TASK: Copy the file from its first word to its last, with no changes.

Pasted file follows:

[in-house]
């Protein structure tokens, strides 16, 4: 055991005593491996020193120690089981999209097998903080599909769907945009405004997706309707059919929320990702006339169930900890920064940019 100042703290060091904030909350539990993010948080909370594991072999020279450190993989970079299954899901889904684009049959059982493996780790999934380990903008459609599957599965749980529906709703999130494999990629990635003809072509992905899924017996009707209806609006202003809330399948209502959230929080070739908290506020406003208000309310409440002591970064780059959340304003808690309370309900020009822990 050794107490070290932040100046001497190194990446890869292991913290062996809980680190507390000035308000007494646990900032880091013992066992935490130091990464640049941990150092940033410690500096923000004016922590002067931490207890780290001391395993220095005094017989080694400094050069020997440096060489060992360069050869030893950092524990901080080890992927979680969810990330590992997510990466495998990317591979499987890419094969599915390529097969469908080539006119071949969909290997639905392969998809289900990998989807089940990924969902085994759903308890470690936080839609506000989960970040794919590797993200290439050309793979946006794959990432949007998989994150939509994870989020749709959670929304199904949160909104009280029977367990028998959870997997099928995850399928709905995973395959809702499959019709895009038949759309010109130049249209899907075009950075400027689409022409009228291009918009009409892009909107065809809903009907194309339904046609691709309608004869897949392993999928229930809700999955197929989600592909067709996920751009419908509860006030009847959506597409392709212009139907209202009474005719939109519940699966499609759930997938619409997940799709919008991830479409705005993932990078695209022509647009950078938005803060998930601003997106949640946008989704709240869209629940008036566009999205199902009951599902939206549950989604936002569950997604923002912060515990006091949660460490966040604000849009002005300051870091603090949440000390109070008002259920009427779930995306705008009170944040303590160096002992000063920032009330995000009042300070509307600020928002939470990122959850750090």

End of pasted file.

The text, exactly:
[in-house]
């Protein structure tokens, strides 16, 4: 055991005593491996020193120690089981999209097998903080599909769907945009405004997706309707059919929320990702006339169930900890920064940019 100042703290060091904030909350539990993010948080909370594991072999020279450190993989970079299954899901889904684009049959059982493996780790999934380990903008459609599957599965749980529906709703999130494999990629990635003809072509992905899924017996009707209806609006202003809330399948209502959230929080070739908290506020406003208000309310409440002591970064780059959340304003808690309370309900020009822990 050794107490070290932040100046001497190194990446890869292991913290062996809980680190507390000035308000007494646990900032880091013992066992935490130091990464640049941990150092940033410690500096923000004016922590002067931490207890780290001391395993220095005094017989080694400094050069020997440096060489060992360069050869030893950092524990901080080890992927979680969810990330590992997510990466495998990317591979499987890419094969599915390529097969469908080539006119071949969909290997639905392969998809289900990998989807089940990924969902085994759903308890470690936080839609506000989960970040794919590797993200290439050309793979946006794959990432949007998989994150939509994870989020749709959670929304199904949160909104009280029977367990028998959870997997099928995850399928709905995973395959809702499959019709895009038949759309010109130049249209899907075009950075400027689409022409009228291009918009009409892009909107065809809903009907194309339904046609691709309608004869897949392993999928229930809700999955197929989600592909067709996920751009419908509860006030009847959506597409392709212009139907209202009474005719939109519940699966499609759930997938619409997940799709919008991830479409705005993932990078695209022509647009950078938005803060998930601003997106949640946008989704709240869209629940008036566009999205199902009951599902939206549950989604936002569950997604923002912060515990006091949660460490966040604000849009002005300051870091603090949440000390109070008002259920009427779930995306705008009170944040303590160096002992000063920032009330995000009042300070509307600020928002939470990122959850750090």